A lot of people have fancied themselves poets on account of their ability to put angsty or syrupy words together on a page without concern for freshness of expression, depth of thought, or interesting content. Others have reached the same conclusion about their literary status based on their willingness to desecrate language in the name of nihilism. A third group, the Hallmark card writers, don't care if they're poets as long as they get paid.
Free verse is not anarchy. It's not a license to throw away all semblance of meaning, sublimity, or syntax. Free verse is simply one of many forms of poetry writing, and the term simply indicates that a given poem doesn't follow a set metrical pattern. To assume that it consequently has no musicality or rhythm is to mistake prose for poetry.
Indeed, some impertinent souls go so far as to write what they call "prose poems." The absurdity of such a statement defies paradox in favor of simple oxymoron. A poem is by definition (at least, partly) a rhythmic organization of words that convey or impart some meaning. In a poem, cadence and meaning are inseparable because the way the words ought to be read determines how they'll be interpreted.
This is true of all language, not just poetry, but it's especially true of poetry. The goal of poetry is not to make propositions, but to go beyond the intellect to affect the inner person. Simply making remarks in sentences of different lengths can accomplish this goal no better than merely dumping words in random order or repeating the same phrase over and over (as some "poets" have done).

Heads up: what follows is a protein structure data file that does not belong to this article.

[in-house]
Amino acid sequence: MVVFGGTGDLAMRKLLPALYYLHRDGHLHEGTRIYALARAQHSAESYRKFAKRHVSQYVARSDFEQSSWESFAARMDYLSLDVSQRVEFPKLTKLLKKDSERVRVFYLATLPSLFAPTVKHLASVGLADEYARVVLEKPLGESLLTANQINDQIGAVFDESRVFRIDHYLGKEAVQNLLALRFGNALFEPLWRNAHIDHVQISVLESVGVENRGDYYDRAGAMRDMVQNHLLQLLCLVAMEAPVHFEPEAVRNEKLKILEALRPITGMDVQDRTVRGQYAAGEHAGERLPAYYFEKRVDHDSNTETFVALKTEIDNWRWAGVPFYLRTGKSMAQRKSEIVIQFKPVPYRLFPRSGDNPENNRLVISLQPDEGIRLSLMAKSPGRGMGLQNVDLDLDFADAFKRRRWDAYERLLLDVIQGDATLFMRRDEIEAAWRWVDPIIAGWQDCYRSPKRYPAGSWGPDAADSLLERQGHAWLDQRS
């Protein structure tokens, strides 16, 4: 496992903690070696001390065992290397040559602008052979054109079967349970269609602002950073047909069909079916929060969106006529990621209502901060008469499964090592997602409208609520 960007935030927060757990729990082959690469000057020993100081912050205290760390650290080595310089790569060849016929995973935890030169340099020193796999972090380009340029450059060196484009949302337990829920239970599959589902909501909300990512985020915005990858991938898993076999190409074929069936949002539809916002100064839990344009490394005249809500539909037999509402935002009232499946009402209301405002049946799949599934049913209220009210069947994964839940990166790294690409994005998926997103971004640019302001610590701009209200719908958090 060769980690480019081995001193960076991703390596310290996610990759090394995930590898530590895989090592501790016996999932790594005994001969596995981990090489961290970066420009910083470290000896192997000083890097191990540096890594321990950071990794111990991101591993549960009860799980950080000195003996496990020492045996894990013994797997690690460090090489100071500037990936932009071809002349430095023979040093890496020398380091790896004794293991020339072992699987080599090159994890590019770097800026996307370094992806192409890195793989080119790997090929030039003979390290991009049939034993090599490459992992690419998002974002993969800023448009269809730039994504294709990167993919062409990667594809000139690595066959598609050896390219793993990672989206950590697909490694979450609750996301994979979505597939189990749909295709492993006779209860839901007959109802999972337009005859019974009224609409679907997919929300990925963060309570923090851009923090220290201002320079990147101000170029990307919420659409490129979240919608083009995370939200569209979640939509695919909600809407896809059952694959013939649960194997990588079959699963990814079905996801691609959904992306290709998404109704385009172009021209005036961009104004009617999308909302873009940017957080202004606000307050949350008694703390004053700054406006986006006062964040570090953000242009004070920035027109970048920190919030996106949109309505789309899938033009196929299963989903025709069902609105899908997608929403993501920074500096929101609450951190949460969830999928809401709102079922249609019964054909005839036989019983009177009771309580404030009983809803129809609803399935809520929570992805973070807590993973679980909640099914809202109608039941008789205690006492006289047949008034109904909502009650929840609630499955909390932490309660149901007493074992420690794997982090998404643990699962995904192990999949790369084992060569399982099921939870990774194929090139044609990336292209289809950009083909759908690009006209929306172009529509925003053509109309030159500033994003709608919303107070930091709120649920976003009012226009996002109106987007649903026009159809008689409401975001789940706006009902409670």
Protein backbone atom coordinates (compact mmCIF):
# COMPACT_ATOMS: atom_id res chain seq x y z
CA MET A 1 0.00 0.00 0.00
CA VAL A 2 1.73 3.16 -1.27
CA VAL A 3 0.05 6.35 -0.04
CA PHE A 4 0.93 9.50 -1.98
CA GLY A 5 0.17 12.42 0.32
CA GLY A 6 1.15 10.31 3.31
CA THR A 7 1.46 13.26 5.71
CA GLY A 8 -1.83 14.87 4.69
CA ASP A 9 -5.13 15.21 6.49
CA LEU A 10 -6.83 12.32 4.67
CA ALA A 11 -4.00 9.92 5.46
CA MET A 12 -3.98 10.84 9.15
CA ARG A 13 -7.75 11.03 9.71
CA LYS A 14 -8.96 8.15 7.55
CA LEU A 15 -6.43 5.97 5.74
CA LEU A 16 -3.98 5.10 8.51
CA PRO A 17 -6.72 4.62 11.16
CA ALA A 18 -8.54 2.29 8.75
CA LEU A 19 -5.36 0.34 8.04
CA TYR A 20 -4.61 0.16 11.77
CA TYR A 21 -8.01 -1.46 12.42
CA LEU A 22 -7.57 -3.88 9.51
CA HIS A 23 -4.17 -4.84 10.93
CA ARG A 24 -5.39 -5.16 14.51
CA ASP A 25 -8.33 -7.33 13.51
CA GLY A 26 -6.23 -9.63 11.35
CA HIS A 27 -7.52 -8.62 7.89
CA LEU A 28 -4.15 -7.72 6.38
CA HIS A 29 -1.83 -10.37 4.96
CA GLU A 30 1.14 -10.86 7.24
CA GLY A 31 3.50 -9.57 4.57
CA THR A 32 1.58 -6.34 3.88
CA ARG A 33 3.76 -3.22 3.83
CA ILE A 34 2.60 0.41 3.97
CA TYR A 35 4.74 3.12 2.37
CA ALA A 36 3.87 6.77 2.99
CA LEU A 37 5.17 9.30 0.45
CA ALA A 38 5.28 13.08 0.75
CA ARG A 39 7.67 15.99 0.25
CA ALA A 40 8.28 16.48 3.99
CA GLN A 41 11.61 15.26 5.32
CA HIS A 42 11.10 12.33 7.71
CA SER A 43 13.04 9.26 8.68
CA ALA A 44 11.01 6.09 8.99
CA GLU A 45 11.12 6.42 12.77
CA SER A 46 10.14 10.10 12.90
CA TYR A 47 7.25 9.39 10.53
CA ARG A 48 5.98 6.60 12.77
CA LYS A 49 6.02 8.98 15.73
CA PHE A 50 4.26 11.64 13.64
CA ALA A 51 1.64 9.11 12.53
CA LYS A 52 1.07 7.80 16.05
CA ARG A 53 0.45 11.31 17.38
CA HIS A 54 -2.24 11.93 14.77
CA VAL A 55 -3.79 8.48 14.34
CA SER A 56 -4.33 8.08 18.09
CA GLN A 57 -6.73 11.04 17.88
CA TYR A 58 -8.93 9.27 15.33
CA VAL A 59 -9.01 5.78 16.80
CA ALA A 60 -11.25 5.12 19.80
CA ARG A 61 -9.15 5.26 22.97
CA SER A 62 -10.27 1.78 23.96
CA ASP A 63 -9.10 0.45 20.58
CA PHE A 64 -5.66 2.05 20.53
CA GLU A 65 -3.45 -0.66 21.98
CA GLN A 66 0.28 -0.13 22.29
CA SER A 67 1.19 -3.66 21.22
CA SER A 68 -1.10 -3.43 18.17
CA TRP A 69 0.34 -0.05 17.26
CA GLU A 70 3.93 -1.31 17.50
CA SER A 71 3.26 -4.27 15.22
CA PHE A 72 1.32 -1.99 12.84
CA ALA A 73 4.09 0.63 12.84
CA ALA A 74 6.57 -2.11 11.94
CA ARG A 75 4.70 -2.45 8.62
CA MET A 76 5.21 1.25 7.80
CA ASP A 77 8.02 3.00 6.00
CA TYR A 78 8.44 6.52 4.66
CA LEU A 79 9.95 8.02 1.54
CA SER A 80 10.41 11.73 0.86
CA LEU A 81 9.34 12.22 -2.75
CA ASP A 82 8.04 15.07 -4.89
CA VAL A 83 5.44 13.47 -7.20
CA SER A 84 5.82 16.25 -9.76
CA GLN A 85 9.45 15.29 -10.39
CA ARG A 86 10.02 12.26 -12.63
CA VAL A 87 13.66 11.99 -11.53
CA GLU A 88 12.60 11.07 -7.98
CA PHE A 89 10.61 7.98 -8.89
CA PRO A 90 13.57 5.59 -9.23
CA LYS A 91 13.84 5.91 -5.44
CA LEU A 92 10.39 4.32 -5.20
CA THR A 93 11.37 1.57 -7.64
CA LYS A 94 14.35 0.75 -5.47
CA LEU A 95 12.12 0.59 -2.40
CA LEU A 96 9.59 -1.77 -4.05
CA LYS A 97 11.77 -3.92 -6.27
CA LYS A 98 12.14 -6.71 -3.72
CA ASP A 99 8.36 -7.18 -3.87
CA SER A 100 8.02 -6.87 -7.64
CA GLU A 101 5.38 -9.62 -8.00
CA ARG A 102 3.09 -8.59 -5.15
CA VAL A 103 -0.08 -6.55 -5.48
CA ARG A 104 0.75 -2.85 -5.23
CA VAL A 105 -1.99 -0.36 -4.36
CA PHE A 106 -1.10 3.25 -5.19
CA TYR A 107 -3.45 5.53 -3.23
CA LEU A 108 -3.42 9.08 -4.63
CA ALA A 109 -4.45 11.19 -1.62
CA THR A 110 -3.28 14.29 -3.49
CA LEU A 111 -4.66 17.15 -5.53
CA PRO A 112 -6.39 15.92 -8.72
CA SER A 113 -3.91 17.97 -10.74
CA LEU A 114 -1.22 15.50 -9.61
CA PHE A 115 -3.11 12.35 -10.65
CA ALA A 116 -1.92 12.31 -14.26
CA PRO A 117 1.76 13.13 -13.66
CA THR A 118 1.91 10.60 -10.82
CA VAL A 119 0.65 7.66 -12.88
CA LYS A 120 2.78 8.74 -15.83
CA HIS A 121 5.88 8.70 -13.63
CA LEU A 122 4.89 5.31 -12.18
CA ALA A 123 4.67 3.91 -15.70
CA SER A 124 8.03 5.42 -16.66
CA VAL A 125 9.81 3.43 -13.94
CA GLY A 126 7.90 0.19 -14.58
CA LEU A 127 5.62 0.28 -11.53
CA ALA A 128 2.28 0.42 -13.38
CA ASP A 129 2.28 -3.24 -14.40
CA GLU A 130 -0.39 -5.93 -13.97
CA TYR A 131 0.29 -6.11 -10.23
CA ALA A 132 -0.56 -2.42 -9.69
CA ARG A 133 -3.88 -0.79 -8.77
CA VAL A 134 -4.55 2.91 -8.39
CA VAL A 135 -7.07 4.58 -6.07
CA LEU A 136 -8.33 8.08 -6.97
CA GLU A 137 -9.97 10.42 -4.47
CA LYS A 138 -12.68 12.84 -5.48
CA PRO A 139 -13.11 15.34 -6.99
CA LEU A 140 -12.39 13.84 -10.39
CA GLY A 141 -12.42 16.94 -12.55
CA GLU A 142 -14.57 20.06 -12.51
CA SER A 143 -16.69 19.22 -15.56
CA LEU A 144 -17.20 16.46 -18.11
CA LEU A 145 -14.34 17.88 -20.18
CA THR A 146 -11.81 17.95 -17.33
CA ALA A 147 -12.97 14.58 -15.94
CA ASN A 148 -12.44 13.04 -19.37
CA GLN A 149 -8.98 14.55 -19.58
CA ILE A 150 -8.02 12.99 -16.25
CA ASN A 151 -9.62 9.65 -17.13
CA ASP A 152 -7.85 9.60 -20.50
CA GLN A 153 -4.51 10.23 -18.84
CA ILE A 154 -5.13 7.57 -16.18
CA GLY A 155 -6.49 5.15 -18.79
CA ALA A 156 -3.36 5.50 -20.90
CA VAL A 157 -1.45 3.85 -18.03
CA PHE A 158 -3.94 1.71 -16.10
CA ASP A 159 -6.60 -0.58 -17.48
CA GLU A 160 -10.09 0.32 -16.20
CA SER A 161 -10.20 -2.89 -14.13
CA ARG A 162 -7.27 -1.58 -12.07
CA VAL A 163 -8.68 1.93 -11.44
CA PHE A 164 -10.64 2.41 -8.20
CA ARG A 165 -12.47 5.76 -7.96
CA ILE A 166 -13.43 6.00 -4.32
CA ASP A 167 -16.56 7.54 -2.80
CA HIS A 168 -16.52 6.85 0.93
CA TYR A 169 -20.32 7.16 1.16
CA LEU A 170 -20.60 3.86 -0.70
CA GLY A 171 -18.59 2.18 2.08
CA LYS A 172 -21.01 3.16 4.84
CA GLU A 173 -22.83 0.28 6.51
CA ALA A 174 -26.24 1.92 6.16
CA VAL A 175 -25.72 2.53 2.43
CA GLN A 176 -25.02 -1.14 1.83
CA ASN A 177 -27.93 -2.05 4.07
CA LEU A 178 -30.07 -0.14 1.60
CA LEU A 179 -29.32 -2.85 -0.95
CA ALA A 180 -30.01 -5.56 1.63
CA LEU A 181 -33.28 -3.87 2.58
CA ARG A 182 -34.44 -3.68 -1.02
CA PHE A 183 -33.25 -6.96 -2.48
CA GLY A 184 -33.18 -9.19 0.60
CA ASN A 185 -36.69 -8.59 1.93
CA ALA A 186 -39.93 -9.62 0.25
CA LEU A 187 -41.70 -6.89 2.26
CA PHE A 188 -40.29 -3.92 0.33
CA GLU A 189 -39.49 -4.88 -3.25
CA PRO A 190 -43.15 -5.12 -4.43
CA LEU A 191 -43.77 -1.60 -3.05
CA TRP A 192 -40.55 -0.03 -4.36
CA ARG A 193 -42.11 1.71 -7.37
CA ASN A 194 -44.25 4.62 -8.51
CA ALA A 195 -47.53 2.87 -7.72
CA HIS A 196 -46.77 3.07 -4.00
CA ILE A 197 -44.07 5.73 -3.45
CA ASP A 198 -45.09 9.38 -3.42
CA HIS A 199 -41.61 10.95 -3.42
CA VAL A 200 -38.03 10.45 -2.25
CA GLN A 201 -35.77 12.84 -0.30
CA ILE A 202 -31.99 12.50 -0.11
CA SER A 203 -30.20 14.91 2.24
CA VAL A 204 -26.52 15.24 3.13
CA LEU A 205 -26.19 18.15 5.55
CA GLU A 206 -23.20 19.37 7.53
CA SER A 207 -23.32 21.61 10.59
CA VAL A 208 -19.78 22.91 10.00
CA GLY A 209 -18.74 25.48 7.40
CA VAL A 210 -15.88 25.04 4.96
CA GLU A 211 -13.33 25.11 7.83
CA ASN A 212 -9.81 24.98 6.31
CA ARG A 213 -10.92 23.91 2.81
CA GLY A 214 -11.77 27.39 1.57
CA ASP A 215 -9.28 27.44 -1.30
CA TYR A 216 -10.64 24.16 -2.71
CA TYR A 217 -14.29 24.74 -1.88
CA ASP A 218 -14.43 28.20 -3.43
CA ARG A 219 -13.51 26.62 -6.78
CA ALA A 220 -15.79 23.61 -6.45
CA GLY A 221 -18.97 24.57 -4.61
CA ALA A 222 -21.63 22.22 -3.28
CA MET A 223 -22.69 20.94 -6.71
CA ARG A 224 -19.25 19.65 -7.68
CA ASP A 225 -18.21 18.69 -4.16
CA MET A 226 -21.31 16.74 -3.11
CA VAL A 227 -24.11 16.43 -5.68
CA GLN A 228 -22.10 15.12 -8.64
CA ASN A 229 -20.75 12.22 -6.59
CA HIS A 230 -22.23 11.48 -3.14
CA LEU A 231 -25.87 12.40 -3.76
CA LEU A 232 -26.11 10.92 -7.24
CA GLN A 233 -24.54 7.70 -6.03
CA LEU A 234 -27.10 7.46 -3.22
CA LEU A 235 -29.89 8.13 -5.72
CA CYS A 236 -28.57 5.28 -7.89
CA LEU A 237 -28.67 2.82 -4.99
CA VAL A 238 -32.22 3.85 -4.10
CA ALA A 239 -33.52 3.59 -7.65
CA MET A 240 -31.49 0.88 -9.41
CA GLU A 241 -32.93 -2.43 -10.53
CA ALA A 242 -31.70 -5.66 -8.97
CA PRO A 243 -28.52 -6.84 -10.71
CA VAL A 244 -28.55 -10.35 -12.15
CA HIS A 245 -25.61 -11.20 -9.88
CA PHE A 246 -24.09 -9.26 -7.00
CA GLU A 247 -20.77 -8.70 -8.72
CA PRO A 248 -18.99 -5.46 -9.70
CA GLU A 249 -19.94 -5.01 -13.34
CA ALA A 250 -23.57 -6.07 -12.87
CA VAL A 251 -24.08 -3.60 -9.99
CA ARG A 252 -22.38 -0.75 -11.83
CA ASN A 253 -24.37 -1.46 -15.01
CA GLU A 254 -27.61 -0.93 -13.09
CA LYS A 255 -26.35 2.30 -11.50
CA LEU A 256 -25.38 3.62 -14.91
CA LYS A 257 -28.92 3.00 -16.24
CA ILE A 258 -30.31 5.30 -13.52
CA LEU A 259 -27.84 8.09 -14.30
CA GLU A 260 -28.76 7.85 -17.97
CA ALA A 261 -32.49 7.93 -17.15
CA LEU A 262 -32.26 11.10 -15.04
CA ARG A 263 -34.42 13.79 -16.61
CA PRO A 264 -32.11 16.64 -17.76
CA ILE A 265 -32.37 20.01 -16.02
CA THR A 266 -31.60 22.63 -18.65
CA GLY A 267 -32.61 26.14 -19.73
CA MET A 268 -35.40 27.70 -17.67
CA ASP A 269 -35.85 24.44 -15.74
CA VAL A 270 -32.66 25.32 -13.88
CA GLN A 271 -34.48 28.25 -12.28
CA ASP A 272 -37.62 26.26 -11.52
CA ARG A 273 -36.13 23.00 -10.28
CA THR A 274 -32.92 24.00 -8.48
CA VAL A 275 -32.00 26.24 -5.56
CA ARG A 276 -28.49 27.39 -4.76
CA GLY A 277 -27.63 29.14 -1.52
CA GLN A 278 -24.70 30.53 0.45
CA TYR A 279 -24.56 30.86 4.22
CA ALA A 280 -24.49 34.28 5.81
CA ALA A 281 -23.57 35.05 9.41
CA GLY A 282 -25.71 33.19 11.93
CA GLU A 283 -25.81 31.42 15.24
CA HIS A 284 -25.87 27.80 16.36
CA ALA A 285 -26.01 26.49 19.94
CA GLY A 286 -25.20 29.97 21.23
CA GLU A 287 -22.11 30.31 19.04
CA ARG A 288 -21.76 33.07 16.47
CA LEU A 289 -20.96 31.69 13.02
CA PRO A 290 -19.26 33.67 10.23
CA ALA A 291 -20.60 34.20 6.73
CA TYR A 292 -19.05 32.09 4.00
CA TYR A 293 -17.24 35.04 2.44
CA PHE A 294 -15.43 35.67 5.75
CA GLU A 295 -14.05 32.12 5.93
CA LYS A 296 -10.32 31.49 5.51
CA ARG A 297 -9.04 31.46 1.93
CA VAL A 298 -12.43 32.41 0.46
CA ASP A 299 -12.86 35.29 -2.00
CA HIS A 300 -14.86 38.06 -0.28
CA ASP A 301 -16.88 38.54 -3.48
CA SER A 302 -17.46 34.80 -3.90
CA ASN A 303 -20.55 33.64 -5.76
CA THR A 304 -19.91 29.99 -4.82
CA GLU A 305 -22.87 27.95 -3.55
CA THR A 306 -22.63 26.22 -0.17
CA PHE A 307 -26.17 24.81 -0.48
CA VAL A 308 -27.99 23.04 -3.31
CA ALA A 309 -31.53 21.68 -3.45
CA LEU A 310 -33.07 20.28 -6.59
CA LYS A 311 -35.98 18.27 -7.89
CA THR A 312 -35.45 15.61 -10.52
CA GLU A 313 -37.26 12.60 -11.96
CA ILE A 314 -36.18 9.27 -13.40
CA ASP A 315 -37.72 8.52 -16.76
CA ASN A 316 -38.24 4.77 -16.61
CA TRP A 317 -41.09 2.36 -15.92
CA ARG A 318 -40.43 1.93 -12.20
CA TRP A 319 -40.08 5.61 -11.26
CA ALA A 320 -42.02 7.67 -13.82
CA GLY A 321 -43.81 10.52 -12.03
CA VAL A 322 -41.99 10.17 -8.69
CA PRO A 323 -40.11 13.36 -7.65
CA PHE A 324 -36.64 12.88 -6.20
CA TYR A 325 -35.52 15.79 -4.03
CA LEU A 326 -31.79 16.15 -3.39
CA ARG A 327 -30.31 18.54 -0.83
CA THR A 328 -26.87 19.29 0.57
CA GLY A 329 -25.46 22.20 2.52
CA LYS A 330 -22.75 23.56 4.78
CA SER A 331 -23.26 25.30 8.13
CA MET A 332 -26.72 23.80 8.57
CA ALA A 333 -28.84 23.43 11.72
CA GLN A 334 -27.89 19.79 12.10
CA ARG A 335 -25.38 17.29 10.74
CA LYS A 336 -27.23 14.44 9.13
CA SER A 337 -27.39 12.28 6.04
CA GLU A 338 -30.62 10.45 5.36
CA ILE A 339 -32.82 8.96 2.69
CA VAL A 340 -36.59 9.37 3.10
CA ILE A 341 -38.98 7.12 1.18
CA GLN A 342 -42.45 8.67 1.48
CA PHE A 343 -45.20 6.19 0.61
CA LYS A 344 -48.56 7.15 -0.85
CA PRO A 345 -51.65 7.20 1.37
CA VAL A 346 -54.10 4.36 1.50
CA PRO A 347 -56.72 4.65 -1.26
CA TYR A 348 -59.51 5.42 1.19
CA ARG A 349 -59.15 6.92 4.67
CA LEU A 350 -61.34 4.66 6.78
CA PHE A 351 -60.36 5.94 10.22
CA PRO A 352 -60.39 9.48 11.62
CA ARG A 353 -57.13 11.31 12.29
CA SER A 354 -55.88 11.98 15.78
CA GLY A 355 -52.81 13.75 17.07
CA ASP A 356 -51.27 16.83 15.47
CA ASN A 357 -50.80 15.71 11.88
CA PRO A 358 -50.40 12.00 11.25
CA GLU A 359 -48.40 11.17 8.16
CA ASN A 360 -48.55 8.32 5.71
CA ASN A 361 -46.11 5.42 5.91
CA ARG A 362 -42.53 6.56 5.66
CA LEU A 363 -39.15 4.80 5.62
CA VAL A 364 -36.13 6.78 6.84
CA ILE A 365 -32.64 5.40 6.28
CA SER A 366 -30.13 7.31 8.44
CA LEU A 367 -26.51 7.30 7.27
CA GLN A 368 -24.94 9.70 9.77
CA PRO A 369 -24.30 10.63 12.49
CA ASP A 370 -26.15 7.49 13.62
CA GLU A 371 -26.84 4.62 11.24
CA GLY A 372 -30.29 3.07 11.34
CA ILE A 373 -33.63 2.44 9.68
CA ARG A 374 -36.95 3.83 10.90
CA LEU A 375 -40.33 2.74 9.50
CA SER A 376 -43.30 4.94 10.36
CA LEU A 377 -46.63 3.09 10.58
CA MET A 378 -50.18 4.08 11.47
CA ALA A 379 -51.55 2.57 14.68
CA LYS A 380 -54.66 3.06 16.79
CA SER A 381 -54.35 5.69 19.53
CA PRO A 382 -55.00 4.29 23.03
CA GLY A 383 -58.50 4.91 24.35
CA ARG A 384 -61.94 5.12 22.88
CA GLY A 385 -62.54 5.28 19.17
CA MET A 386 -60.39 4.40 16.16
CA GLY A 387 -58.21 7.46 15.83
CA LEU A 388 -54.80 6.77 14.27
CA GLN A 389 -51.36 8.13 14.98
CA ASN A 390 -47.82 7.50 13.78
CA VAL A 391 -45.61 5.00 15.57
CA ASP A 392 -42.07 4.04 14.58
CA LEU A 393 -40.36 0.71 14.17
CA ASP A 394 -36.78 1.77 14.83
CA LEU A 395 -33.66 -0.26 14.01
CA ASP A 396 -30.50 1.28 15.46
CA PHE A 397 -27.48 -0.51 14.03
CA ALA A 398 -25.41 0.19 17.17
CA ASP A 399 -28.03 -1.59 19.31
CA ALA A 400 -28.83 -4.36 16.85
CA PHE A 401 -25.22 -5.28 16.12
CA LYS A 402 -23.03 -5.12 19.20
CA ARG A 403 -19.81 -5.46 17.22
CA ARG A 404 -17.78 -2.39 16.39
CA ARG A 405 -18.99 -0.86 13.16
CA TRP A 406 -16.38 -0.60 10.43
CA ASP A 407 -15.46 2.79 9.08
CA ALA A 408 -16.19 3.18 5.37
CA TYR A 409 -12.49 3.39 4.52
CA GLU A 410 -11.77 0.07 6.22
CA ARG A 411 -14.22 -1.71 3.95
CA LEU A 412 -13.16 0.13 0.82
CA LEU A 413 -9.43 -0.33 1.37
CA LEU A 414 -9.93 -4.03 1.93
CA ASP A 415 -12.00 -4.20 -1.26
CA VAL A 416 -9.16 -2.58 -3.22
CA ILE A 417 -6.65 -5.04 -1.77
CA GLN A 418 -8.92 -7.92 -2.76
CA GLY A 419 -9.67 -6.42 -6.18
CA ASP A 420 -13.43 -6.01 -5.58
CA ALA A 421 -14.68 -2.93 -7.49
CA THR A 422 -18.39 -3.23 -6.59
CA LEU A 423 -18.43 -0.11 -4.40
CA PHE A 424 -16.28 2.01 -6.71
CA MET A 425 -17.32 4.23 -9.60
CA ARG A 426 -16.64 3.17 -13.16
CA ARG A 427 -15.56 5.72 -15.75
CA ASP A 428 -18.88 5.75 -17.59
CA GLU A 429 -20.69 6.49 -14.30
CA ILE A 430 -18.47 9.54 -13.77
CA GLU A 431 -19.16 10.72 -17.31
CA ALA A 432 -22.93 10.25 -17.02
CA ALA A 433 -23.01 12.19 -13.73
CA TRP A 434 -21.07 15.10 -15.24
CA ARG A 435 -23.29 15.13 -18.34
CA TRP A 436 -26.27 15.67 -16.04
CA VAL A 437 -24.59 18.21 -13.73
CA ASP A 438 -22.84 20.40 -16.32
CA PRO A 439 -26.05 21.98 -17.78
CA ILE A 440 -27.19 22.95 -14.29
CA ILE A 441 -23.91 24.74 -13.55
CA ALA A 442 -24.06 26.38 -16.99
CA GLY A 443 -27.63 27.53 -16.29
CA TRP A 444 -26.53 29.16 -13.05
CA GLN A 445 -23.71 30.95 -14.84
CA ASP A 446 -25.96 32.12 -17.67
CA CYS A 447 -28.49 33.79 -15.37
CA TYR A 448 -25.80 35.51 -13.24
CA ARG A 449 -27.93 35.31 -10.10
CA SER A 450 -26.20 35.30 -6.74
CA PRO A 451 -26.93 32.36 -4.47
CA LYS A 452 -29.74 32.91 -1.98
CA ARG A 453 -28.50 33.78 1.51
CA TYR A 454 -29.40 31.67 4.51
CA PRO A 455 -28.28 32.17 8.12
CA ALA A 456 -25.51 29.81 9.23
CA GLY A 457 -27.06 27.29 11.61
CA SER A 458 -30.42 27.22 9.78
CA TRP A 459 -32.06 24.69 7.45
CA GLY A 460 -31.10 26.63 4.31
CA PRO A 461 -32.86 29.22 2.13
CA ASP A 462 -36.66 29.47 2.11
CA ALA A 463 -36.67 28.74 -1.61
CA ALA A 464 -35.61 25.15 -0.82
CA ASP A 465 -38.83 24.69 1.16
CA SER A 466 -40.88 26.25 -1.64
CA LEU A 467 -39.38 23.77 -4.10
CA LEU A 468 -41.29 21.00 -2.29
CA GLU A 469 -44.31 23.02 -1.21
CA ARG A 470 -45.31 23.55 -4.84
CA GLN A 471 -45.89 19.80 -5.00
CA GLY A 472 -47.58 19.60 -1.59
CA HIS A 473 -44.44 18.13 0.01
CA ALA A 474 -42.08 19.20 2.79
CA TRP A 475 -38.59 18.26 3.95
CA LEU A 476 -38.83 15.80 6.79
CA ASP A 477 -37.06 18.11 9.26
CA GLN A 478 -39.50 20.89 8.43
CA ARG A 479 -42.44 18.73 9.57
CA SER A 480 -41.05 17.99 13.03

In many ways, free verse is actually the most suitable form for the poet's task. If a writer is too worried about suiting his words to an established structure, at times he'll be forced to sacrifice preciseness for form. The best formal poets seem never to have this difficulty, but they're the best, and most poets at times become stilted when the rigors of meter and rhyme prevent freedom of expression. Good free verse poets, while still concerned with cadence, don't really have the same problem; if a thought runs longer than a line, they simply start a new one.
That's one reason self-editing is crucial for free verse poets. The tendency to continue writing after the poem is finished is nearly universal (writers like to have something to say, after all), making the need for awareness and caution that much more important. Not all poets face this struggle, but (ironically) they aren't always the best ones, either.
If you plan on a career in poetry, you should learn to master at least one mode of formal poetry before venturing into free verse. That way, the freedom is less likely to go to your head and encourage you to be unpoetic, long-winded, or pedantic. The skill of experimentation is best wielded by those with the most technical knowledge.
Most of the 20th century's most revered and beloved poets wrote primarily free verse. T.S. Eliot, W.B. Yeats, e.e. cummings—their best poems are unrecognizable as such when compared to sonnets or heroic couplets, but when read with an open mind and a willing heart, they immediately take their place among the best works ever written.
Review by C. Hollis Crossman
C. Hollis Crossman used to be a child. Now he is a husband and father, teaches adult Sunday school in his Presbyterian congregation, and likes weird stuff. He might be a mythical creature, but he's definitely not a centaur. Read more of his reviews here.
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